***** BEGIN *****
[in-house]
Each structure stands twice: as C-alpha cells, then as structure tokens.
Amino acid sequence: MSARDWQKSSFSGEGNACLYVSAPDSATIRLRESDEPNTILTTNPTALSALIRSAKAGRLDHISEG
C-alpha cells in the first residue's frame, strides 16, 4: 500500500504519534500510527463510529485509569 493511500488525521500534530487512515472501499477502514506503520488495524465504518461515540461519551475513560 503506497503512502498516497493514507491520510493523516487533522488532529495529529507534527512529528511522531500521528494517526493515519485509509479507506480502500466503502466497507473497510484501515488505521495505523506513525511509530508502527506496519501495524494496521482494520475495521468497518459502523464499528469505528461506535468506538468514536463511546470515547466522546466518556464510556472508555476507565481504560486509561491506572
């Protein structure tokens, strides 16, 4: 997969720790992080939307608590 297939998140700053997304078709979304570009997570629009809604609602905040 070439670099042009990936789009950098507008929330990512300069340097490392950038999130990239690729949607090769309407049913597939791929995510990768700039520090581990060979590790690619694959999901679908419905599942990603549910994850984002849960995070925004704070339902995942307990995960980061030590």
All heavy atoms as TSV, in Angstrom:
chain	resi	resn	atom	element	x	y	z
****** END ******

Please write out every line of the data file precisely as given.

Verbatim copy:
[in-house]
Each structure stands twice: as C-alpha cells, then as structure tokens.
Amino acid sequence: MSARDWQKSSFSGEGNACLYVSAPDSATIRLRESDEPNTILTTNPTALSALIRSAKAGRLDHISEG
C-alpha cells in the first residue's frame, strides 16, 4: 500500500504519534500510527463510529485509569 493511500488525521500534530487512515472501499477502514506503520488495524465504518461515540461519551475513560 503506497503512502498516497493514507491520510493523516487533522488532529495529529507534527512529528511522531500521528494517526493515519485509509479507506480502500466503502466497507473497510484501515488505521495505523506513525511509530508502527506496519501495524494496521482494520475495521468497518459502523464499528469505528461506535468506538468514536463511546470515547466522546466518556464510556472508555476507565481504560486509561491506572
């Protein structure tokens, strides 16, 4: 997969720790992080939307608590 297939998140700053997304078709979304570009997570629009809604609602905040 070439670099042009990936789009950098507008929330990512300069340097490392950038999130990239690729949607090769309407049913597939791929995510990768700039520090581990060979590790690619694959999901679908419905599942990603549910994850984002849960995070925004704070339902995942307990995960980061030590």
All heavy atoms as TSV, in Angstrom:
chain	resi	resn	atom	element	x	y	z